“I think again its knowing the consequences of what could happen if you don’t really. That’s got to be the key(….)I wish I’d known it existed and it was a possibility that something could happen. Particularly being that I think, because I do have a toddler, I think I would, if I’d known how, with these messages I think I could have ramped up the hygiene a bit more.” (P1)
Societal network: facilitators and barriers to coping
Familial and community networks have the potential to contribute to the distress of carers or to support and alleviate their stress. For participants, the lack of knowledge and understanding of cCMV include that of the child’s extended family who struggle to understand, empathise and effectively adjust to the child’s disabilities. Participants believed that the lack of support from family and the wider community was in part due to the lack of awareness of cCMV and this also makes accessing support problematic. Many participants felt strongly about raising awareness of cCMV and educating the wider community. However, they were mindful to emphasise the importance of ‘getting the message out without scaring people’. Similarly, others reaffirmed the need to give women the opportunity to make informed decisions to encourage risk reduction of contracting CMV (box 4).
Quotes illustrating the theme of Societal networks: facilitators and barriers to coping
“I think you know, even my closest family like my mum and my husband’s parents, they don’t get it really(….)They don’t make any adjustments for her even though we have asked them to and told them that they need to. They sort of forget, I think I am trying to explain it more and they don’t really take it in. We have sort of given up on that, because it’s exhausting saying the same things over and over again(…)My mum would say, why is she doing that? What is she doing that for? I would say, well, you know, because of everything that’s affecting her. Or she will say things like, you need to tell her off more. Why don't you discipline her and I am like well, some of her behaviour is the reason for it. She has got a big sensory issue going on. She is not an attention seeker.” (P5)
“I don’t think there is so many birth problems that people have heard of. If no one has heard of CMV and you talk about it and everyone thinks, it’s so rare. It’s a niche.” (P6)
“So, all of that stuff is very stressful and just as stress, on stress, on stress. So, little is understood and known about CMV, it kind of makes it harder to make your case. If it’s an obvious—if it’s an Autism or something, you would go, yes, okay they are going to need more help. I think that has been a real issue is just the lack of professional support and advice as well as—I feel constantly under pressure to be on top of it and on the ball, because if I miss something or don't do something no-one else would pick it up. You can’t rely on people around you.” (P5)
“Because they have seen L and so they know, and I did get a pack of leaflets. I have given them to the schools and doctors and the nursery to try and get people.” (P2)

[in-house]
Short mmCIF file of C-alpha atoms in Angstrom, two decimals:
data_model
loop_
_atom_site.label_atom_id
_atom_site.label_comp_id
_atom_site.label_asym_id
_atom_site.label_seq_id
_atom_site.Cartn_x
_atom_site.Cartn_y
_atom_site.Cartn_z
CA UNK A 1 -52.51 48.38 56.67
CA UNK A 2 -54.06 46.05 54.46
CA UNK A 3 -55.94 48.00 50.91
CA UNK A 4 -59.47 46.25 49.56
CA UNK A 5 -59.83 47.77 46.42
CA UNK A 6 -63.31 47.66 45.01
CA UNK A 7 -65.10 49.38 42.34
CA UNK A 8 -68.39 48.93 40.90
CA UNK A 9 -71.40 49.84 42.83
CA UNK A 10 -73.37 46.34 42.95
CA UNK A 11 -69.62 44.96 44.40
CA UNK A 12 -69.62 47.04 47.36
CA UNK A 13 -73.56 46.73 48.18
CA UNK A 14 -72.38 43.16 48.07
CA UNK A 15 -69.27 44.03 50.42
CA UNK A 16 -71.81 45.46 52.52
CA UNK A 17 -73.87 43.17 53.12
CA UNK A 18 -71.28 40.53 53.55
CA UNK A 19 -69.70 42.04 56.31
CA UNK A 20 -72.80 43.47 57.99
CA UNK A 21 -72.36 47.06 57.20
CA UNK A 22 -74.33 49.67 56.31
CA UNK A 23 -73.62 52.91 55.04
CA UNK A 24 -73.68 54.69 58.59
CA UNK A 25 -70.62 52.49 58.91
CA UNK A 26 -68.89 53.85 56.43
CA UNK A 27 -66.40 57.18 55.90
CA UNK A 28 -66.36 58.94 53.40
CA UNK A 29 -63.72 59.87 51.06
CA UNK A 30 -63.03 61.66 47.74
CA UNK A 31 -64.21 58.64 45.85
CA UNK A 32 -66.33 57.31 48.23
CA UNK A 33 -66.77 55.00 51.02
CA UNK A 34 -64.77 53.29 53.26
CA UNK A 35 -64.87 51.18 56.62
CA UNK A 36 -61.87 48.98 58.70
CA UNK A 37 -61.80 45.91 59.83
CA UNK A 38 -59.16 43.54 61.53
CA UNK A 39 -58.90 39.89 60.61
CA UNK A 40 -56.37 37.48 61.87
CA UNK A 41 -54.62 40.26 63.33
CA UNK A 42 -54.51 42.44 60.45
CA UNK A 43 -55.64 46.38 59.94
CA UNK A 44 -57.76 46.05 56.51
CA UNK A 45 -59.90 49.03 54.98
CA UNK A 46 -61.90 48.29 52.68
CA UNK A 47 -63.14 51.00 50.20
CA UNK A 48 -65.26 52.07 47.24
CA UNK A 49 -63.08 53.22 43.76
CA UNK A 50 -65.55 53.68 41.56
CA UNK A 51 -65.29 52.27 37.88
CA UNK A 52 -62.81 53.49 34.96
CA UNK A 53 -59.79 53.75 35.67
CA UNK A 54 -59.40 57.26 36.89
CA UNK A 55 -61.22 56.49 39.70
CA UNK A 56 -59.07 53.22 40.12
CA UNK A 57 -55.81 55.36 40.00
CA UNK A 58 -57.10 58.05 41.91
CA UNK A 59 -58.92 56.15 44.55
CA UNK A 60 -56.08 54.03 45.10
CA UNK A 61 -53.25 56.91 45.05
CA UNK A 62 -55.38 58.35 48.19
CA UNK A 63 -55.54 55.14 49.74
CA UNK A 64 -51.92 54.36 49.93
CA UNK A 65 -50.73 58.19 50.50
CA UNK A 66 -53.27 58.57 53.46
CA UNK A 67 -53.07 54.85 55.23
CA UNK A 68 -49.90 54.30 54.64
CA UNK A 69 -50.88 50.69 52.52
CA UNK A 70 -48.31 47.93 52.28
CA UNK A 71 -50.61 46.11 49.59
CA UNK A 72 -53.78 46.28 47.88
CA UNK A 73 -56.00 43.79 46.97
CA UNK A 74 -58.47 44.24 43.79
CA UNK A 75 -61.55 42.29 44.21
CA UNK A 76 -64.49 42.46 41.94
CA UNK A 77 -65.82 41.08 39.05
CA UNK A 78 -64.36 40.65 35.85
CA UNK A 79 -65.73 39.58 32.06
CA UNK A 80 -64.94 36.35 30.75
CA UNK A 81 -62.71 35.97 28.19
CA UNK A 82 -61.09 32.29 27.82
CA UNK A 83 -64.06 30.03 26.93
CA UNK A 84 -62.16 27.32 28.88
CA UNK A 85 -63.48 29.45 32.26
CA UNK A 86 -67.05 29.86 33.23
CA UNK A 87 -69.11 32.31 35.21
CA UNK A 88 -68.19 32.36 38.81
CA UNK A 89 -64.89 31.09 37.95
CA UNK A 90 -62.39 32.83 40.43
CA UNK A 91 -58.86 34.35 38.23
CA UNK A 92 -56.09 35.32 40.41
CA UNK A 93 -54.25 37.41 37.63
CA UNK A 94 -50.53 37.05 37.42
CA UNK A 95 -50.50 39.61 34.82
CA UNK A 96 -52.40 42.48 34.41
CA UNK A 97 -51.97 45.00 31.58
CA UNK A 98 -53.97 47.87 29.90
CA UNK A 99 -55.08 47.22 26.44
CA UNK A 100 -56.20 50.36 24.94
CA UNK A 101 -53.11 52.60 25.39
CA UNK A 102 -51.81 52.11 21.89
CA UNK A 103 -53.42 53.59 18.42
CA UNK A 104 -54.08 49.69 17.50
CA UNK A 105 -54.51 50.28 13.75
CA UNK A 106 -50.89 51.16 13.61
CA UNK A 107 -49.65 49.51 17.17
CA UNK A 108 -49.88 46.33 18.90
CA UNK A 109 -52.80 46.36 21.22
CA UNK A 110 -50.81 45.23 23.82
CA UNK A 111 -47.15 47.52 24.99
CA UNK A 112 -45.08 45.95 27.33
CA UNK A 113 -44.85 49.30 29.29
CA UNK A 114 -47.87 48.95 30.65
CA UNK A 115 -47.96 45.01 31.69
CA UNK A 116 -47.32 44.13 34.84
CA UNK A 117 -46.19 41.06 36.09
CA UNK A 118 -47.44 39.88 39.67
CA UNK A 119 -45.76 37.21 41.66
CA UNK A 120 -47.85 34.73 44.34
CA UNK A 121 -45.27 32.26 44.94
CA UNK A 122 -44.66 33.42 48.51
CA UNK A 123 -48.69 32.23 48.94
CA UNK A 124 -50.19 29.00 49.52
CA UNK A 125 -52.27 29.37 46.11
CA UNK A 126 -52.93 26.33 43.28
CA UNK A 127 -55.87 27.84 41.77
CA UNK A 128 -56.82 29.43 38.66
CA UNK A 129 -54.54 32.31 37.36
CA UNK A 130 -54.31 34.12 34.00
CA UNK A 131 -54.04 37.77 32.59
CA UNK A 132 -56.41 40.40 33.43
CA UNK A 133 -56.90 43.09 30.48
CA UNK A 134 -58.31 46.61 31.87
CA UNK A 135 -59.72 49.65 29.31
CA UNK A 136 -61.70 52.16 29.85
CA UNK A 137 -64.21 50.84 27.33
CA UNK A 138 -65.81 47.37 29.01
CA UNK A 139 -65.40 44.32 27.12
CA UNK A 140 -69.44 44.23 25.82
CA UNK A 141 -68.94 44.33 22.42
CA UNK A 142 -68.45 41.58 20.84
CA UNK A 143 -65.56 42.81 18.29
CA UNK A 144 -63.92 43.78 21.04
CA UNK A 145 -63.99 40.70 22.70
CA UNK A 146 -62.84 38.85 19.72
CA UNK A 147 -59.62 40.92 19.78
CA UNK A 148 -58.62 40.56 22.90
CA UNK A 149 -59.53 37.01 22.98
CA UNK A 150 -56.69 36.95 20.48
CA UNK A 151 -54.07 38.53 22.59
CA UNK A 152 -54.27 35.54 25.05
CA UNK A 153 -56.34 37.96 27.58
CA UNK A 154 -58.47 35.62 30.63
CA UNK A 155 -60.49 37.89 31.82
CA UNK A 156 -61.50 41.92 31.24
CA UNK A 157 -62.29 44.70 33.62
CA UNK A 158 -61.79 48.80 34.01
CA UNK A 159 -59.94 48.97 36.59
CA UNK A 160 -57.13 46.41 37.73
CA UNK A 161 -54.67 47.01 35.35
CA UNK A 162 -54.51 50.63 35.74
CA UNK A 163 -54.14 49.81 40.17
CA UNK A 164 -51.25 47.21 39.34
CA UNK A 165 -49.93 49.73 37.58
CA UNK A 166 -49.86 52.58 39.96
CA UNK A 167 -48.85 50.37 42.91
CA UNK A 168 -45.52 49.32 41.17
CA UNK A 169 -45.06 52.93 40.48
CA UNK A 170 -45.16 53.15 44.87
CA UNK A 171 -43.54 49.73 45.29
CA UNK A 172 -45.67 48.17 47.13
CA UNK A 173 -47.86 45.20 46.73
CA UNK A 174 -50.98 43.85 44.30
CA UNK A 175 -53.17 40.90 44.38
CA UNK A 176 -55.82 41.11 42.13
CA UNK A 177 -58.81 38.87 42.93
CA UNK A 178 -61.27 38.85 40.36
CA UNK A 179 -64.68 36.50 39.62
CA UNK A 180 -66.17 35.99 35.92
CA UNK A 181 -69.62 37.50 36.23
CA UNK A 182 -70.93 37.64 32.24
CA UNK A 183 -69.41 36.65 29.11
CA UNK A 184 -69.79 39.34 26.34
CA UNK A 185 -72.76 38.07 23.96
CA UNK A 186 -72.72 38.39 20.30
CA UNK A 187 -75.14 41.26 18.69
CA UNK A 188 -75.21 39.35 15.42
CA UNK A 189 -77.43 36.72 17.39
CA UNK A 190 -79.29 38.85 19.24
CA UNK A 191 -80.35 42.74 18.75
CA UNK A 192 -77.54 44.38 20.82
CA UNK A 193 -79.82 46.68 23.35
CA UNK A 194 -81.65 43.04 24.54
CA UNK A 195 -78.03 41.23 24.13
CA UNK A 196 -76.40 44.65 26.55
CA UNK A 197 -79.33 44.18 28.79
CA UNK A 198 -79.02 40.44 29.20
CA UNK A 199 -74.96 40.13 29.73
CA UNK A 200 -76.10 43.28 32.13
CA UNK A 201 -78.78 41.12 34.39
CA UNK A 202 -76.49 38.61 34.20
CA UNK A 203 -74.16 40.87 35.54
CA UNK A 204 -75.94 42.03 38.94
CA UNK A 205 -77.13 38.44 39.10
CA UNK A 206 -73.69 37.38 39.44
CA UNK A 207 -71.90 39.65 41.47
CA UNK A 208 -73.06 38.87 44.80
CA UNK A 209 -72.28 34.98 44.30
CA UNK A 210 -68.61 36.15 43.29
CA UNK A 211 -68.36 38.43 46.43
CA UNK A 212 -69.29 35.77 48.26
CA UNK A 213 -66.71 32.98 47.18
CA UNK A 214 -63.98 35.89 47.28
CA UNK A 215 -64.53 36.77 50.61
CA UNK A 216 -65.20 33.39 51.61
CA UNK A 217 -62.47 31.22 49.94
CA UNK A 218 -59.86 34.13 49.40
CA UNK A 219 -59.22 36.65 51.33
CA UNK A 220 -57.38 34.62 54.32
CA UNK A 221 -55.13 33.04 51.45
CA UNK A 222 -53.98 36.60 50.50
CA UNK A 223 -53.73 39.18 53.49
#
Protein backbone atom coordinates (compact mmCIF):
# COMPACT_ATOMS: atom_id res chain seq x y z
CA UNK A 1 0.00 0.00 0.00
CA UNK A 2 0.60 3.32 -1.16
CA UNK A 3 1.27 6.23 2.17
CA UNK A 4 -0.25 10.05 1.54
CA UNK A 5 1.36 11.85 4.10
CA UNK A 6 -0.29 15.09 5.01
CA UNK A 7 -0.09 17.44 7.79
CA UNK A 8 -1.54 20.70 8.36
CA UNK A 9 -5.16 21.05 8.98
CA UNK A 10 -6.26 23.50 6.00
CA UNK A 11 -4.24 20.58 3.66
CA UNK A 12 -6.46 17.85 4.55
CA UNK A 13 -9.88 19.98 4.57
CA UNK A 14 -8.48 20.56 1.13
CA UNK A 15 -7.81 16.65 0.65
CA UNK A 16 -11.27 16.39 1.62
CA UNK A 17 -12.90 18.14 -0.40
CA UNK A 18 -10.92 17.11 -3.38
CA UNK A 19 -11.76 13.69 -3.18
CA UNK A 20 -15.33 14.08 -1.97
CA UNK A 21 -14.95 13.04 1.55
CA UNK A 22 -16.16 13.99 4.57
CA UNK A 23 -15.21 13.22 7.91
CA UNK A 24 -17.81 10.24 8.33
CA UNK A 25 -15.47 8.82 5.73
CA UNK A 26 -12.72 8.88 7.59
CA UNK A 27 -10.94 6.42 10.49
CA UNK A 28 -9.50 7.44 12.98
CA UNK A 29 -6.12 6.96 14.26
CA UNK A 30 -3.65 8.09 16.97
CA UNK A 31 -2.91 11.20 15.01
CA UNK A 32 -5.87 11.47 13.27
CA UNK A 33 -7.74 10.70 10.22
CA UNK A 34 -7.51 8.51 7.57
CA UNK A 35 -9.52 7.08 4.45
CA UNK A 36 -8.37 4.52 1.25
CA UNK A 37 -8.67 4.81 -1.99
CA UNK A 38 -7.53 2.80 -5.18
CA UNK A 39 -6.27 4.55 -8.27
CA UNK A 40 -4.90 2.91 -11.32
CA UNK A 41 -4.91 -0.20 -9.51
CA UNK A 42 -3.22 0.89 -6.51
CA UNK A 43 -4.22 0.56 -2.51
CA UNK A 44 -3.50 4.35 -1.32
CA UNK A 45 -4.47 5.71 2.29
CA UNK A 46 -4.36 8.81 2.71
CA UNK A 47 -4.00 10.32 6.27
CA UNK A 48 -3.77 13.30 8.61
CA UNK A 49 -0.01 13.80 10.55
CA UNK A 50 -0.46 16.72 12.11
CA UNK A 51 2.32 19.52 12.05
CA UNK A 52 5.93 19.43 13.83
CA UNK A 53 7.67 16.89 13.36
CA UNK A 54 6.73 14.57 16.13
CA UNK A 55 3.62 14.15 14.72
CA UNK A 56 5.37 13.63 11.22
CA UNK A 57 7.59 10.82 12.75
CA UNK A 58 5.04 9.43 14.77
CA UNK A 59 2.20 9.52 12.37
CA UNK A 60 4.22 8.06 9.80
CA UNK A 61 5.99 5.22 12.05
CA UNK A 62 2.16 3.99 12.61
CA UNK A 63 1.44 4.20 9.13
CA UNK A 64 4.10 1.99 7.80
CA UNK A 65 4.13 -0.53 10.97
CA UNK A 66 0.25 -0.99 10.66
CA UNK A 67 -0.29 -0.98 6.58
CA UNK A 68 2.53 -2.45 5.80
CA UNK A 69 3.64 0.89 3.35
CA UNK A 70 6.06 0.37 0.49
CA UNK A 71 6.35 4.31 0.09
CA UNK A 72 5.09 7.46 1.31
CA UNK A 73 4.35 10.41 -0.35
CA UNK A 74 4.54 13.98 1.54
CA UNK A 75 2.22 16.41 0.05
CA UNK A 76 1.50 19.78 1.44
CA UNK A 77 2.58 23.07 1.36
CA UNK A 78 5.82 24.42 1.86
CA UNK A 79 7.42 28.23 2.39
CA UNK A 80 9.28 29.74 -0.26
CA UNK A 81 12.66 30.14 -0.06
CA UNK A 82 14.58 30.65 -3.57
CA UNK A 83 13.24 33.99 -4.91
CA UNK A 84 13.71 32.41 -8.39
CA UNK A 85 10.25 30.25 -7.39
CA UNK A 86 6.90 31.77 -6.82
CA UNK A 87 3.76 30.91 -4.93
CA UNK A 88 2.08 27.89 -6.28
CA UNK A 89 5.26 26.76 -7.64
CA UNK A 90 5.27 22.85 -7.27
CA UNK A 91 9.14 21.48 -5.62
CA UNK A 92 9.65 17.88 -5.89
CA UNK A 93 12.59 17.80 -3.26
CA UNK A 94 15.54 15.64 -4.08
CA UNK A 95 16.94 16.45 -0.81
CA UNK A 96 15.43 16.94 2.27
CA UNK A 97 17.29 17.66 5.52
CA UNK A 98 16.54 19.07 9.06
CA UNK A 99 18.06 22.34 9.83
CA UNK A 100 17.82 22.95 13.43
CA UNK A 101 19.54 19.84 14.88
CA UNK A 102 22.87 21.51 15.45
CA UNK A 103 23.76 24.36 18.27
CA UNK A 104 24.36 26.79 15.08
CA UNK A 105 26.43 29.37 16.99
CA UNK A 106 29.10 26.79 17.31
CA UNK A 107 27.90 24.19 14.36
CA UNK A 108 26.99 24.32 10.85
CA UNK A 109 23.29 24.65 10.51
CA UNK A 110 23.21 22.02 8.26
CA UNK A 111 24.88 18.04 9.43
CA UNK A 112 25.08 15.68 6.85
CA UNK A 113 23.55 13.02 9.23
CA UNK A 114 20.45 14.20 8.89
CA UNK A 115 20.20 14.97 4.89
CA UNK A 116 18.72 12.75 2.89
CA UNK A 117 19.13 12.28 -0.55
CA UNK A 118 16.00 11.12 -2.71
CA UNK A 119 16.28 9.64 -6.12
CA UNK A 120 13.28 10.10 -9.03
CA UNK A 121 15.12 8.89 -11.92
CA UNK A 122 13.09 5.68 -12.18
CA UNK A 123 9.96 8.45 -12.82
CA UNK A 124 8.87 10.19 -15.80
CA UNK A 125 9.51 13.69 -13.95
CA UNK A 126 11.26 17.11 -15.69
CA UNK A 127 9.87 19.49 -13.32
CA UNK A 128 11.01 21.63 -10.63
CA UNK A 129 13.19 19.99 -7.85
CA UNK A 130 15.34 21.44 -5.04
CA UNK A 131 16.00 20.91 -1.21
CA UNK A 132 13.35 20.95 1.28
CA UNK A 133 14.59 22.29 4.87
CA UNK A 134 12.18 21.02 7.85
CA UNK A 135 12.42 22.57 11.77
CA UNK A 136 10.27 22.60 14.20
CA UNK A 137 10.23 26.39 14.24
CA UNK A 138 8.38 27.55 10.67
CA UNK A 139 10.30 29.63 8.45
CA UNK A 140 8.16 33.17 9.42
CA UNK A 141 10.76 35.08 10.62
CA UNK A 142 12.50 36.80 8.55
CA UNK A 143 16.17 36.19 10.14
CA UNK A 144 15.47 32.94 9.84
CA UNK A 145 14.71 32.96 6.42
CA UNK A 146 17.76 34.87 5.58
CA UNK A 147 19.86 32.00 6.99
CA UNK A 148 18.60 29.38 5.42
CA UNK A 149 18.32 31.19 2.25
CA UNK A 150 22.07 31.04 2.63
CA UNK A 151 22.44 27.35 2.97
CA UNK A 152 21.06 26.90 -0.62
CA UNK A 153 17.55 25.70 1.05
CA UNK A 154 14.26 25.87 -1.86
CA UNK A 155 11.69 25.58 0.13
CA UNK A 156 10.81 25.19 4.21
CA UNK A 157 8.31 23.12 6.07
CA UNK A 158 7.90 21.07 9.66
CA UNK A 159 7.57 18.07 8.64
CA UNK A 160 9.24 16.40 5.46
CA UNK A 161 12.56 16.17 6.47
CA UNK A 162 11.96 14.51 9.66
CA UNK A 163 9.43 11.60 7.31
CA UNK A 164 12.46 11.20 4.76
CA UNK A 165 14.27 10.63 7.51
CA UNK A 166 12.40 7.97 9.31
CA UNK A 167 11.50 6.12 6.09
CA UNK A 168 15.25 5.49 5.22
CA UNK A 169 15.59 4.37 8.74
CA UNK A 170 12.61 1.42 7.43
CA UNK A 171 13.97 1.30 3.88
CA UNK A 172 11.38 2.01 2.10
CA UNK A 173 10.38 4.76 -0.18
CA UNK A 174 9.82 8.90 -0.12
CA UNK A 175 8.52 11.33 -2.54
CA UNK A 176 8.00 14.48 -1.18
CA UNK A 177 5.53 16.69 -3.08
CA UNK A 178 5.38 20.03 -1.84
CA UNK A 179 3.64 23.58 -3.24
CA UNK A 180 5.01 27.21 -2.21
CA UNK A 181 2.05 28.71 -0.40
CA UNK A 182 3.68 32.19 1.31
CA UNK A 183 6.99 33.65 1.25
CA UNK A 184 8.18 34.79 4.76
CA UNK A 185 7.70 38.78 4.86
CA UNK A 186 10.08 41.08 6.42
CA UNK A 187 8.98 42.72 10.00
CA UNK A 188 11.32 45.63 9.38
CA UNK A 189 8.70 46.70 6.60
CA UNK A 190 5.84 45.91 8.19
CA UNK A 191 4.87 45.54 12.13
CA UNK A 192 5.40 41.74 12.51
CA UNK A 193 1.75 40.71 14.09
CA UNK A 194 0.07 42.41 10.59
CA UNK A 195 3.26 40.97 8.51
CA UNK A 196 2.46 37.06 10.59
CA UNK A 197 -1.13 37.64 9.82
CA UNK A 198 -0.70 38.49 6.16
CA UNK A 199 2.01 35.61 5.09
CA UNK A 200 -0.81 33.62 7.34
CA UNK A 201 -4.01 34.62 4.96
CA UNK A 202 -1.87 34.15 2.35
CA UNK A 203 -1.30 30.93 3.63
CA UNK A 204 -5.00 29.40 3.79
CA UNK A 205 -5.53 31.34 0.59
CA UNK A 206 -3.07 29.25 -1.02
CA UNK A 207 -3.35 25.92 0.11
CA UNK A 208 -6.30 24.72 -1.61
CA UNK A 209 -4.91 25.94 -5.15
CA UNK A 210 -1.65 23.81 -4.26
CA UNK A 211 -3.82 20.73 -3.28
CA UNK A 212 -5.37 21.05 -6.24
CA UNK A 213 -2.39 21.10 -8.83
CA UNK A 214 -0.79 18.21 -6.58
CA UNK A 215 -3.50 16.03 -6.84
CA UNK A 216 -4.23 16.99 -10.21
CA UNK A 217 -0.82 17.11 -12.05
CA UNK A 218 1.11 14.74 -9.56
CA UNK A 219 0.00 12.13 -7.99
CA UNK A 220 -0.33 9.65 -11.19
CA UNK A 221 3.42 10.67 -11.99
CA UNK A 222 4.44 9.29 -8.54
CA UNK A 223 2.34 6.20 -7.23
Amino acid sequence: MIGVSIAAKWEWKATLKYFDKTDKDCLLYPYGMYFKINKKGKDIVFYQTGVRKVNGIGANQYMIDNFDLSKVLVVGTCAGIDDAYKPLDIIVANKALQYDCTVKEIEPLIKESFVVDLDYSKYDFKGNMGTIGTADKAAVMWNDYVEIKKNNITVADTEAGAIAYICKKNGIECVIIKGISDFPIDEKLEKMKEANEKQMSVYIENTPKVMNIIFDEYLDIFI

The lived experience of parenting a child with cCMV covers a multitude of inter-related facets, including difficulties associated with CMV diagnosis, lack of awareness of CMV among medical professionals complicating the diagnosis process, the uncertainties about what the diagnosis might mean and, for some families, the ongoing experience of day-to-day life with a child with additional needs. Parents expressed their frustration of not knowing about CMV during their pregnancies and consequently not having had the chance to take action to avoid infection. Family and wider societal networks have the potential to facilitate coping and alleviate stress. However, the lack of knowledge and awareness of CMV within social networks acts as a barrier to receiving support from family and friends. The lack of open dialogue and awareness of CMV among medical professionals, pregnant women, their families and wider society was considered the biggest barrier to reducing risk of CMV and also in coping with parenting a child with cCMV.
Consistent with previous research, our findings draw attention to the lack of awareness about congenital neurodevelopmental disabilities in childhood in medical circles and lack of a coordinated approach to diagnosis and post-diagnostic support, which leads to parents experiencing great emotional stress.30 The organisation of the healthcare system and the absence of teams with specialist CMV-specific knowledge, appear to increase burdens placed on parents, who faced uncertainty and delays in receiving a diagnosis for their child. Specific to parenting a child with cCMV, the participants in our study drew attention to the additional emotional burden of guilt and responsibility of potentially and unknowingly transmitting CMV to their unborn children which led parents, particularly mothers, to blame themselves on discovering that their child has cCMV. The need to identify a cause of the child’s disability is related to closure and is part of the adaptive process.19 Families living with a child with cCMV were also resentful that they were not given an opportunity to participate in risk-reducing interventions in order to avoid contracting CMV.